I've been scrapbooking for a long time and during that time I have gone through a number of phases. Sometimes the phases overlapped each other. But I can see some definite trends! Here's a quick tour through some of my many phases:
2005-2007: Two Page Layouts
When I started scrapbooking I didn't know that you could do one-page layouts. I worried a lot about what my book would look like if the two pages across from each other didn't match.
2006-2007: Ugly Patterned Paper & Big Titles
This was the period of time that I really really really really really wanted to make it on to a design team. So any manufacturer who had a design team call, I would buy their ugly paper and letters and whatever else and try to make something with it.
P.S. Do you see all that stamped journaling? I can't believe I took the time to stamp it all.
2006 - 2007: Stamping & Lettering
Some time in 2006 I discovered that I could carve my own stamps. Both the flower stamp on the top page and the box stamp on the lower page are some of my first hand carved stamps. During this period of time I did a lot of stamping and I also played a lot with lettering -- mixing stamped letters with handwriting, and experimenting with different handwritten fonts. And, as in the last layout, endless hours putting down rub-on letters and stamped letters.
I pretty much hate everything that I created during this period. I seem to have thrown a ton of embellishments at every single page just hoping it would work. Total product vomit. I also seem to have been mixing a lot of black and white and color photos.
I remember being in a scrapbooking store and discovering some landscape albums. They excited me. This was also the period when I spent several months participating in "Layout-a-Day" -- you create a scrapbook layout every single day for a month -- and I felt this size was easier to manage (and scan). I ended up making several albums of 8.5x11" landscape layouts.
2008: Digital & Hybrid
I learned a lot during this period. A lot. My Photoshop skills improved massively, but actually I learned a ton about design too. In some ways digital is so much more forgiving than paper and I was able to experiment and try things and I feel like I really grew during this phase.
2008-2010: Trying to Find My Style
This was a super awkward period of time where I was technique crazy and just trying a million things, most of which resulted in very awkward scrapbook pages that didn't quite work. I was trying to figure out how to mix paint and patterned paper and embellishments and it was just not attractive. Looking back I can see that these pages suffer from the "trying too hard" syndrome. I used a million ideas on each layout. More successful projects from this time period stuck to a single idea or technique.
I was trying to find my style and it was running away from me...!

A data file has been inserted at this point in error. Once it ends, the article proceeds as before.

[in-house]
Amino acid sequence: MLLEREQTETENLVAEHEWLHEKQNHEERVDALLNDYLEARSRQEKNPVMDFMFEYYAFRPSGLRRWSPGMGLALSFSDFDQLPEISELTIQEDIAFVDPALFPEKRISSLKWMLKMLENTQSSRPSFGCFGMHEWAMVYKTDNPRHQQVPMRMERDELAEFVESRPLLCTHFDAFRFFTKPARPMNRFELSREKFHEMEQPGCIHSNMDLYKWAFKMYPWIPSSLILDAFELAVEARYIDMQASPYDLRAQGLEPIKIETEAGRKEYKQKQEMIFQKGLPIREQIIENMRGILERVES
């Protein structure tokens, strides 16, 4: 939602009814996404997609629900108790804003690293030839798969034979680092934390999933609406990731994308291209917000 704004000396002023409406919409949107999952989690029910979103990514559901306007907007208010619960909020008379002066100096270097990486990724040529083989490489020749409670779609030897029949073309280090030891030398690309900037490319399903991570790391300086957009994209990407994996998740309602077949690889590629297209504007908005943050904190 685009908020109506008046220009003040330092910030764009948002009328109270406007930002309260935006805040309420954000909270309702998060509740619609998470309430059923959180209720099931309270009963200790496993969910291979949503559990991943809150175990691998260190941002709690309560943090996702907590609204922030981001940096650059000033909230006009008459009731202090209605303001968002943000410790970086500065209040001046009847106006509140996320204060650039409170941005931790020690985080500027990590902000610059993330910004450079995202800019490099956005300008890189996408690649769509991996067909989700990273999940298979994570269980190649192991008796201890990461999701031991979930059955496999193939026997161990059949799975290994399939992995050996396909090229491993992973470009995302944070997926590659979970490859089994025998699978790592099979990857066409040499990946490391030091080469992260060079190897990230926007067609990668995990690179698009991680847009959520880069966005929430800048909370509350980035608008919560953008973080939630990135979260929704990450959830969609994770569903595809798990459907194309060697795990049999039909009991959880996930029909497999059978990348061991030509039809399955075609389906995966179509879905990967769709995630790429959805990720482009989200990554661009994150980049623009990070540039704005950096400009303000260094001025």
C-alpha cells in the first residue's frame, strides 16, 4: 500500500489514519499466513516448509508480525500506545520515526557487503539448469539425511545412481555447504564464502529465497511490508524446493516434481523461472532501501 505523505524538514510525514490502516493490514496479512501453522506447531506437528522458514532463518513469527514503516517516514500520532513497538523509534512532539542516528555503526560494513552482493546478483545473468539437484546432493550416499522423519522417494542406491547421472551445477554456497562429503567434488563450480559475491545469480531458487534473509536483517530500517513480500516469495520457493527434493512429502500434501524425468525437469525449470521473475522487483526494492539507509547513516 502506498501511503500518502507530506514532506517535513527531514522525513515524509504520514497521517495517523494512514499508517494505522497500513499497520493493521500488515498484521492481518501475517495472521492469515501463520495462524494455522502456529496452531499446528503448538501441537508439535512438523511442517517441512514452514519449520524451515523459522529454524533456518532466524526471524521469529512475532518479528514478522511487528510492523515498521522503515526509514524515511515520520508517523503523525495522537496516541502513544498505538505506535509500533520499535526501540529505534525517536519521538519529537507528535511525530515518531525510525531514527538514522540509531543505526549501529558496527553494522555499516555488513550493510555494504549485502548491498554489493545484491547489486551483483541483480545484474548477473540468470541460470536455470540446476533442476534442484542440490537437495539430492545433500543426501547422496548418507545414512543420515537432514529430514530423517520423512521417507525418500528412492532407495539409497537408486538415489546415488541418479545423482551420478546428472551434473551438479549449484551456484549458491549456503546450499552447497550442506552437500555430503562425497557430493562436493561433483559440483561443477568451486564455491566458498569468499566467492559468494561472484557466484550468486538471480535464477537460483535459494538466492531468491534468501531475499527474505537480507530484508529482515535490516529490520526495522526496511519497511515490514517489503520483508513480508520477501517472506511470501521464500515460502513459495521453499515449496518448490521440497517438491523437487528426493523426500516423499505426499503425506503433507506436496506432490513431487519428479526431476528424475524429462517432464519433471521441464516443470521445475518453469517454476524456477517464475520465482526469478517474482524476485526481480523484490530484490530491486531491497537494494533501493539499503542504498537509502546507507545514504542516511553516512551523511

2008-2009: Hand Cutting
2010: Hand Painted Titles
2010: Paint Splats (particularly black ones)
2010-2011: The Grid
2009 - 2011: Cut Out Circles
2009-2010: Flower Crazy
The years I spent on the Prima design team had me putting flowers on absolutely everything. When I made it on to the Prima team I remember being elated and shocked and frightened. I had never been good at using embellishments and I wondered how the heck I was going to use all those embellishments that they sold. I learned a lot about how I create during this period. There were some very awkward moments and some truly great ones too. I am so very grateful for the experience.
2011-2012: The Strip
I had previously played around with using a strip of paper or ribbon along the edge of my layout in order to ground it, but I really became obsessed in 2011. Strips appeared at the top and bottom and the sides of many many layouts. And they still do!
2010 - 2012 Chevron Madness
Many people talk about their "style." As you can see I've traveled through many scrapbooking phases. I'm not really sure that there's any one clear style that emerges from this collection of pages. There are, however, some additonal subtle phases to be noted -- who I scrapbooked about, the tone of my journaling, the quality of the photos, the size of the photos, the use of white space, the length of journaling, and lots more.
I know that we often tell people not to "reinvent the wheel." But you know, I kind of like constantly striving for new. In fact, the one thing that remains consistent across the years is that I like to experiment. I'm never satisfied and always looking for what's next! Can that be said to be a scrapbook style? And I suppose the even bigger question is, does it matter? After all, it's the stories on these pages that make them dear to me, not the way they look.
Hmmm....food for thought.
P.S. Winner of The Encaustic Studio is...
P.P.S. Winner of all six matching stamp sets and stencils is...